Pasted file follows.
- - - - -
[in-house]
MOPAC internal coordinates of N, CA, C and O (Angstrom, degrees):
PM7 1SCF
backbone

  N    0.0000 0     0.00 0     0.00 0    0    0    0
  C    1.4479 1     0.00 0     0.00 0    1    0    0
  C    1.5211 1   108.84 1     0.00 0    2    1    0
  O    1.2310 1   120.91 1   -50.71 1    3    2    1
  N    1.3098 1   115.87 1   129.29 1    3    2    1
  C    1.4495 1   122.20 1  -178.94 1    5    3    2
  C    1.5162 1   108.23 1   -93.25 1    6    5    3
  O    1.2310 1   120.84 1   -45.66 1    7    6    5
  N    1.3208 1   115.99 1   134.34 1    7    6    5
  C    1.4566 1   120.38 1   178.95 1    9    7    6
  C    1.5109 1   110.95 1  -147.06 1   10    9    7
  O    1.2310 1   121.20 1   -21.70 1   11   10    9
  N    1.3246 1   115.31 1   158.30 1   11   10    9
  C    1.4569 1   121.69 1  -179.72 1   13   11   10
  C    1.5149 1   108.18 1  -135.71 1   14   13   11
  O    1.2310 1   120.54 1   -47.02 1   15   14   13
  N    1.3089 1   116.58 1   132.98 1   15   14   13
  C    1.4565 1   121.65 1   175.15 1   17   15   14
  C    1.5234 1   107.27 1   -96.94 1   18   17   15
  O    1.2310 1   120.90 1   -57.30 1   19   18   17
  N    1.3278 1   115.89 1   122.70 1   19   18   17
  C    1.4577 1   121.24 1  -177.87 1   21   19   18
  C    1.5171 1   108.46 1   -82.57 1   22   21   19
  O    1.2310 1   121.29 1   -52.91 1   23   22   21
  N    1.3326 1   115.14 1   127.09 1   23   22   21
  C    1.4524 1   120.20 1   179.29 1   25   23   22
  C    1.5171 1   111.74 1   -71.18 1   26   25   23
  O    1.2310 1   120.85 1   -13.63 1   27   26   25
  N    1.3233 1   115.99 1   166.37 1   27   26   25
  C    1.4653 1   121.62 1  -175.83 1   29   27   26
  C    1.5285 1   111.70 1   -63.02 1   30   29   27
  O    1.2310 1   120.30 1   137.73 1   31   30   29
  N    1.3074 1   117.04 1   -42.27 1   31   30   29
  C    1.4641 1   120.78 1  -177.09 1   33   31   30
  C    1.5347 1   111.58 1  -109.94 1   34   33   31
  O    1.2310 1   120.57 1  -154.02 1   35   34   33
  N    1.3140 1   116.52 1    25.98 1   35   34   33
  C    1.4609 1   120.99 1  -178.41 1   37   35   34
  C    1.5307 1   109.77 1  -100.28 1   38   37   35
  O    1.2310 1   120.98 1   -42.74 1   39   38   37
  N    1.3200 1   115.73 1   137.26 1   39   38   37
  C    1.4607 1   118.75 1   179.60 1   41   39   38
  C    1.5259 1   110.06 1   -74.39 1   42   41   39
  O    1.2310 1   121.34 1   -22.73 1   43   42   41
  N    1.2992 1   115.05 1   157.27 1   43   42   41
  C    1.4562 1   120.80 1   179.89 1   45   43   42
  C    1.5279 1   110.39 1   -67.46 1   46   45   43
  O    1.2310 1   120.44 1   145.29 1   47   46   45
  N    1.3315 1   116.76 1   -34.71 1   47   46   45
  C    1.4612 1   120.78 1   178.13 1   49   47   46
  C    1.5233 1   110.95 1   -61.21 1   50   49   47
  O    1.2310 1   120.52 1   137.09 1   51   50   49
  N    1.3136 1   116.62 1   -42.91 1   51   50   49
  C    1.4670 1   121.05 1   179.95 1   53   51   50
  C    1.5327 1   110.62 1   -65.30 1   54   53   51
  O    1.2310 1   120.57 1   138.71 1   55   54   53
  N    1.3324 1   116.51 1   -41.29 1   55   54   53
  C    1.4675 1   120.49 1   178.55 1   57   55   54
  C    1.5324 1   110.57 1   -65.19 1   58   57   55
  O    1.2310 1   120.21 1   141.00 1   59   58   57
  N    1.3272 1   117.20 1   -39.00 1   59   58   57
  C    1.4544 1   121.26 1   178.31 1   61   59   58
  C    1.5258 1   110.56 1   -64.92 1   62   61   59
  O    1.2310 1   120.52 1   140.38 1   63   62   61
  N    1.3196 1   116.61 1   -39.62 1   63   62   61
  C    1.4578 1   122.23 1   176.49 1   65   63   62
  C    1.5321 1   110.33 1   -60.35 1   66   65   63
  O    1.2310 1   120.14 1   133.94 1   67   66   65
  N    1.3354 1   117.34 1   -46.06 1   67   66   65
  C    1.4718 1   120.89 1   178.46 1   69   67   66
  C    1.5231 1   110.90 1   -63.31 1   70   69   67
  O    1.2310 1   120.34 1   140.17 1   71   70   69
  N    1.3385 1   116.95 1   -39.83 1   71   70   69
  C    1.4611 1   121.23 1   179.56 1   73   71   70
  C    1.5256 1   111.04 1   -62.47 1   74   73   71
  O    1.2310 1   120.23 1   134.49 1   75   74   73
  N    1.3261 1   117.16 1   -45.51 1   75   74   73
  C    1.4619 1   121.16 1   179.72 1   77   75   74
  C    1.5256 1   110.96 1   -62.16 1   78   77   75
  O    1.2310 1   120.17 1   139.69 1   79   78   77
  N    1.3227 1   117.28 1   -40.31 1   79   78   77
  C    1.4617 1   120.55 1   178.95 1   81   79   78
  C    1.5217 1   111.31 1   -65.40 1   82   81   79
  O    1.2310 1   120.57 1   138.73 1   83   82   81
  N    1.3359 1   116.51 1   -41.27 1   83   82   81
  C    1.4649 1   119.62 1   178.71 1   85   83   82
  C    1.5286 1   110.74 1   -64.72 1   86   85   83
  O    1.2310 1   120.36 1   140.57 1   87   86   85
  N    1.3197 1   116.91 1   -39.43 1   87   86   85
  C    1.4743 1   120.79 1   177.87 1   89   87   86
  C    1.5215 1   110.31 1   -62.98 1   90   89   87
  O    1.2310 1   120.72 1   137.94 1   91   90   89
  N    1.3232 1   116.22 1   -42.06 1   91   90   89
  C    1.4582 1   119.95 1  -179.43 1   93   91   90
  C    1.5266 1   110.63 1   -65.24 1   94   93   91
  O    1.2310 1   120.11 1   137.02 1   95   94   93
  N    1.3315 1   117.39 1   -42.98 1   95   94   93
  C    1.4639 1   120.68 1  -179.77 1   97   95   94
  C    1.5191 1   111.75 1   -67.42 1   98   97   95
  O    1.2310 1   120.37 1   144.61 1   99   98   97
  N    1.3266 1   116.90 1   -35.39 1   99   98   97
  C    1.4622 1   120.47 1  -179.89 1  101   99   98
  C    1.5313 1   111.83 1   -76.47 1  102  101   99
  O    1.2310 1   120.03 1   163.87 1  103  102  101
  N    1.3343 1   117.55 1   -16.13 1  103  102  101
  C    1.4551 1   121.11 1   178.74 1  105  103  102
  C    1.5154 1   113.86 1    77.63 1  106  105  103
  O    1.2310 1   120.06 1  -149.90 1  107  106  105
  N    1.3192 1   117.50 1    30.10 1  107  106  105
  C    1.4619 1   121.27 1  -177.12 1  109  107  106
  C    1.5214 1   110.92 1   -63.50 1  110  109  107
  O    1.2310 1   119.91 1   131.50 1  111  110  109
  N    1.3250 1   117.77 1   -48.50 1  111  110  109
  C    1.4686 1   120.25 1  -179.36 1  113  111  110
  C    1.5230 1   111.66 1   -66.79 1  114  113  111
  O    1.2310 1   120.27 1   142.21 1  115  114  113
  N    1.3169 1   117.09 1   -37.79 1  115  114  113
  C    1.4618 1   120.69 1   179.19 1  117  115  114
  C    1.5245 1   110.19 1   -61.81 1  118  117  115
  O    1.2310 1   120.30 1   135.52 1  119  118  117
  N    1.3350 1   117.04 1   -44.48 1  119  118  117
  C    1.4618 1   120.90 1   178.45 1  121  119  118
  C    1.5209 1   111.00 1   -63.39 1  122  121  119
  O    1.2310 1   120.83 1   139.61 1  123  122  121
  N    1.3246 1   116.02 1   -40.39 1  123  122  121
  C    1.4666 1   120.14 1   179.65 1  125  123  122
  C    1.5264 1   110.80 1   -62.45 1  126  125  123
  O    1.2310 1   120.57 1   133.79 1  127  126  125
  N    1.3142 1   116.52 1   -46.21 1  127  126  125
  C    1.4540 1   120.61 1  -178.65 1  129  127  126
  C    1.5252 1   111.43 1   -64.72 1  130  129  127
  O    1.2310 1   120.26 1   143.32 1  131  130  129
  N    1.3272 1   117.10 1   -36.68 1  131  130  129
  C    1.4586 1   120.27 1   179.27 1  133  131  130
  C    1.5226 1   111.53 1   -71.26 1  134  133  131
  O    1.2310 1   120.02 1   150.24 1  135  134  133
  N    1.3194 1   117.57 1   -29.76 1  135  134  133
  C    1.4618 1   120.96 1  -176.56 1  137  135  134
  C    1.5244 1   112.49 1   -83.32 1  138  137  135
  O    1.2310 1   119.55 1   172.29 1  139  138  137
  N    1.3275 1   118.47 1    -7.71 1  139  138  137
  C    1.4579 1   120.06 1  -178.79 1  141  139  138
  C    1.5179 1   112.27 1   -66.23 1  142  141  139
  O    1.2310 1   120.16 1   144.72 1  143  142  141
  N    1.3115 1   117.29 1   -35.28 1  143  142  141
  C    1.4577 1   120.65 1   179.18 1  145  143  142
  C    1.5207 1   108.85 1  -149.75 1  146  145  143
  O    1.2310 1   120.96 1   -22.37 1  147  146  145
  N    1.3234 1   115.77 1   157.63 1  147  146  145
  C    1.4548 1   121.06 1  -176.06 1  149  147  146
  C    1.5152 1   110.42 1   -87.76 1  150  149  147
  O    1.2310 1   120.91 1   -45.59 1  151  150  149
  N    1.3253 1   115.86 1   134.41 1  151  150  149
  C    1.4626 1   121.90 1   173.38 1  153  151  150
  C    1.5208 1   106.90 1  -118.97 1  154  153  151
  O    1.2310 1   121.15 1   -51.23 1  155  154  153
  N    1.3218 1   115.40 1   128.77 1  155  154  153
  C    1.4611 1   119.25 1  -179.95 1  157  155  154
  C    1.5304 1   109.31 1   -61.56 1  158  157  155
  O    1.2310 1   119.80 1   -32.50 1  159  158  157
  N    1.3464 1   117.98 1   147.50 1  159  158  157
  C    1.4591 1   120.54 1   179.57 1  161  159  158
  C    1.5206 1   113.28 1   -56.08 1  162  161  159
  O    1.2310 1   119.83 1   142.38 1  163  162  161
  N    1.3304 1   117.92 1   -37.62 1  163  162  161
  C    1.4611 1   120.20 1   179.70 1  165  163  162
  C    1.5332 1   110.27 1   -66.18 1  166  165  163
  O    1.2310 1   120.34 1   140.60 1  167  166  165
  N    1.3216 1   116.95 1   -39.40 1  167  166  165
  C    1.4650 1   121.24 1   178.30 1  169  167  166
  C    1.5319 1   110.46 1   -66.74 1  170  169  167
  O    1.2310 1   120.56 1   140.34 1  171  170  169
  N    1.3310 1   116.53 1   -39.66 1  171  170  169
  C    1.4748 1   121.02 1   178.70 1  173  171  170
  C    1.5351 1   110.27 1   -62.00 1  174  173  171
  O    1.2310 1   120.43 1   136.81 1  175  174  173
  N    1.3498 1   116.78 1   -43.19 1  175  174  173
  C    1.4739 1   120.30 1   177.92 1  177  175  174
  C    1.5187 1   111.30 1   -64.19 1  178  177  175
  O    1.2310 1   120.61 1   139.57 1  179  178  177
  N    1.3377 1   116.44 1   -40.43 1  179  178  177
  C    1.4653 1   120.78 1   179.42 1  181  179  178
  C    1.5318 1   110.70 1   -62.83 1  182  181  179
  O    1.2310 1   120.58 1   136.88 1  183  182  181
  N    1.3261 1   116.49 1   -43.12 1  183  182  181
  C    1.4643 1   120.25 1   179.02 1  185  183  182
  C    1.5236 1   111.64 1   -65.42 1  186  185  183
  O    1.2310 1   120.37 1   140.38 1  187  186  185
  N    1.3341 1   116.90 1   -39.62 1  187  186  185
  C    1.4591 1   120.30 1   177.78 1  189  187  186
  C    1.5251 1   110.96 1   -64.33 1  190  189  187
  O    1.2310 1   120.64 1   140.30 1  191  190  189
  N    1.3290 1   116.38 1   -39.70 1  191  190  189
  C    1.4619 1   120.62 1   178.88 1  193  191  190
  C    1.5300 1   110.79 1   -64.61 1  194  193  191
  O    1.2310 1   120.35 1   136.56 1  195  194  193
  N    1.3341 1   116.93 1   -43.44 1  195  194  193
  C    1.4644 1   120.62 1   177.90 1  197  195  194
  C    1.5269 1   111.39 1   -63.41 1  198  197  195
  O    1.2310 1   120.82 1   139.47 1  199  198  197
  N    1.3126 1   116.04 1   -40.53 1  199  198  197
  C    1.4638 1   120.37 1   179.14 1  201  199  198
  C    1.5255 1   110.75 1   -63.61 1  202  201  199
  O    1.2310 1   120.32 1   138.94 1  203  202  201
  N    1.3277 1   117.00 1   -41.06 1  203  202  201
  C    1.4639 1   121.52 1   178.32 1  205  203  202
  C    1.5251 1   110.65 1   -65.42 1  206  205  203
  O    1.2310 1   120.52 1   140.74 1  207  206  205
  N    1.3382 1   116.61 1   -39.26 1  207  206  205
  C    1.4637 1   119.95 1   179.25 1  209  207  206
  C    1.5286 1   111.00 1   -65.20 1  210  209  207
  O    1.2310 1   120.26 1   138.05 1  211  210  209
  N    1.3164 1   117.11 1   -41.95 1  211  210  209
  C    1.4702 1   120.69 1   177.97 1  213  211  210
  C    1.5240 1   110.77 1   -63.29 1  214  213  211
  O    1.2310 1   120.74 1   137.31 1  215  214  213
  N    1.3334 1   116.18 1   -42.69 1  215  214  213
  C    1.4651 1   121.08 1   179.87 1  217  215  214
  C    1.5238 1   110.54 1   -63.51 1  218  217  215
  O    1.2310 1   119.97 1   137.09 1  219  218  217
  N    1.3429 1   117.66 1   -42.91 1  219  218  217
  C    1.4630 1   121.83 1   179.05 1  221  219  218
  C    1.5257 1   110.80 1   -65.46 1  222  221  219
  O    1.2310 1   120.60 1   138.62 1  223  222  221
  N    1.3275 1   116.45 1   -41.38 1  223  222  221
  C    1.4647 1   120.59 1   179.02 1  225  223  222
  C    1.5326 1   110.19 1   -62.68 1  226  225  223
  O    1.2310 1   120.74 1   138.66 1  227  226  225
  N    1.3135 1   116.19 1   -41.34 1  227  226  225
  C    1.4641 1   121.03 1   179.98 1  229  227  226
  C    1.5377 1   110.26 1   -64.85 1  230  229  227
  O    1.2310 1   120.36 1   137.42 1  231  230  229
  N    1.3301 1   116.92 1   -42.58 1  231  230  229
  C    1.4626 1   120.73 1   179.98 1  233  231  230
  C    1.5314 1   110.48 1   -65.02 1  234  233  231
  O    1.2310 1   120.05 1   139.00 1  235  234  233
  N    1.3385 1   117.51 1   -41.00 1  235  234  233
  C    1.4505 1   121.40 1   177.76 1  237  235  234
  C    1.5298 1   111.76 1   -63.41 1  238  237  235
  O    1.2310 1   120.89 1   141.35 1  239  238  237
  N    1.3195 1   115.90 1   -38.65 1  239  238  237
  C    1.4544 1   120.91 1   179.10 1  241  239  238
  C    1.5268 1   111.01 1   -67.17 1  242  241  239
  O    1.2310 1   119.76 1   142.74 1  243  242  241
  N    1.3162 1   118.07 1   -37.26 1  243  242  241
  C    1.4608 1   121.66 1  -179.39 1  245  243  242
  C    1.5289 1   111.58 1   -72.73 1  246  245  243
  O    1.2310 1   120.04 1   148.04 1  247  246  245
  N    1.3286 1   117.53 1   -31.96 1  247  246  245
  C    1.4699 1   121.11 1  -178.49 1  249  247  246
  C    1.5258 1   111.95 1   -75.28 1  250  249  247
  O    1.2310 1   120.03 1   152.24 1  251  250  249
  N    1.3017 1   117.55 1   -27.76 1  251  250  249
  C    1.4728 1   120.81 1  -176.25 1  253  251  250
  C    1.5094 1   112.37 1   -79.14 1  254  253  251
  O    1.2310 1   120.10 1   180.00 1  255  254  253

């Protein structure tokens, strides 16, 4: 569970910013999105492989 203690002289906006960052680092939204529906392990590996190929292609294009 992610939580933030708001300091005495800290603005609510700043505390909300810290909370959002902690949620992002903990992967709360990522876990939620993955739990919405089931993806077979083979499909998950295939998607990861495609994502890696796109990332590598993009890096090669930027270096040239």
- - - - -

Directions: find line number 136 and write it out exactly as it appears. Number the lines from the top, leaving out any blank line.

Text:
  O    1.2310 1   120.26 1   143.32 1  131  130  129